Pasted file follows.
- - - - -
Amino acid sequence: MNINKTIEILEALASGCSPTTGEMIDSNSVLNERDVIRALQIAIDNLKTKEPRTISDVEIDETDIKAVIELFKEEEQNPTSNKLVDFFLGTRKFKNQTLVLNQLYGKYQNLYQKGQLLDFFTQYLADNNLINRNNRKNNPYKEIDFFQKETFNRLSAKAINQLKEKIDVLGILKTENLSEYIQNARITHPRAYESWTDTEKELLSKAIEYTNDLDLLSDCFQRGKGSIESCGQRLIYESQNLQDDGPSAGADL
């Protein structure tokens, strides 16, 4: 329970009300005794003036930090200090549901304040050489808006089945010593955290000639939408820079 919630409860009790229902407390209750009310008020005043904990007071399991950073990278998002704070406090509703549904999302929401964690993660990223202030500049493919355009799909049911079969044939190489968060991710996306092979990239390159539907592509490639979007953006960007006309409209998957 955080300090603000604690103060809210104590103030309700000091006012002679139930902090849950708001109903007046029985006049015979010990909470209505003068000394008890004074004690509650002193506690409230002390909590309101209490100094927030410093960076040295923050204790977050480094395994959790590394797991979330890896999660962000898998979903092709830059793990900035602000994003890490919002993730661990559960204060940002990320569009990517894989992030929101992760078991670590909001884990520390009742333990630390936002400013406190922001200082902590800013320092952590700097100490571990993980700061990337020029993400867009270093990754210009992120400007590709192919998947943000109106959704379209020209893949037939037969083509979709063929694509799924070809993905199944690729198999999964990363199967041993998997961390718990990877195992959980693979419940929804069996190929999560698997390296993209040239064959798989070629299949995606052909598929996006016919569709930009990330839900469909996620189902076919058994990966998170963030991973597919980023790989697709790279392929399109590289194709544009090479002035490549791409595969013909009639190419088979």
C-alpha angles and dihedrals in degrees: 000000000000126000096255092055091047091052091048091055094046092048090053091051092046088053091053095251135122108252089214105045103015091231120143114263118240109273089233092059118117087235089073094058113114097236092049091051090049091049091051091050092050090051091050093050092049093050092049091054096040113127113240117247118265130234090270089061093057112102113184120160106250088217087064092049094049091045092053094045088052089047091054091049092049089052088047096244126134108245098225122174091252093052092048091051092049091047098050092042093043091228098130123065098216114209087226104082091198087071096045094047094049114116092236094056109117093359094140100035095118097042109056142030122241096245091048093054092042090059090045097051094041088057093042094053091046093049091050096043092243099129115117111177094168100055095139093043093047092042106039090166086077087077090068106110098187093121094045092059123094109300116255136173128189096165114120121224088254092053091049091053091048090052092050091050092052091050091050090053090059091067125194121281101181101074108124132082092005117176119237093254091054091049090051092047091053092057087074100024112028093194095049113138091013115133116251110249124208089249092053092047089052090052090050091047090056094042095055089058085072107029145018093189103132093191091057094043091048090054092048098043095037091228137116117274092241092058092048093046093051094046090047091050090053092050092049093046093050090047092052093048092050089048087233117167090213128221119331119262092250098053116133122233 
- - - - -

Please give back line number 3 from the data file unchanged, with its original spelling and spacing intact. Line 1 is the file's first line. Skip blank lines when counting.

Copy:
C-alpha angles and dihedrals in degrees: 000000000000126000096255092055091047091052091048091055094046092048090053091051092046088053091053095251135122108252089214105045103015091231120143114263118240109273089233092059118117087235089073094058113114097236092049091051090049091049091051091050092050090051091050093050092049093050092049091054096040113127113240117247118265130234090270089061093057112102113184120160106250088217087064092049094049091045092053094045088052089047091054091049092049089052088047096244126134108245098225122174091252093052092048091051092049091047098050092042093043091228098130123065098216114209087226104082091198087071096045094047094049114116092236094056109117093359094140100035095118097042109056142030122241096245091048093054092042090059090045097051094041088057093042094053091046093049091050096043092243099129115117111177094168100055095139093043093047092042106039090166086077087077090068106110098187093121094045092059123094109300116255136173128189096165114120121224088254092053091049091053091048090052092050091050092052091050091050090053090059091067125194121281101181101074108124132082092005117176119237093254091054091049090051092047091053092057087074100024112028093194095049113138091013115133116251110249124208089249092053092047089052090052090050091047090056094042095055089058085072107029145018093189103132093191091057094043091048090054092048098043095037091228137116117274092241092058092048093046093051094046090047091050090053092050092049093046093050090047092052093048092050089048087233117167090213128221119331119262092250098053116133122233 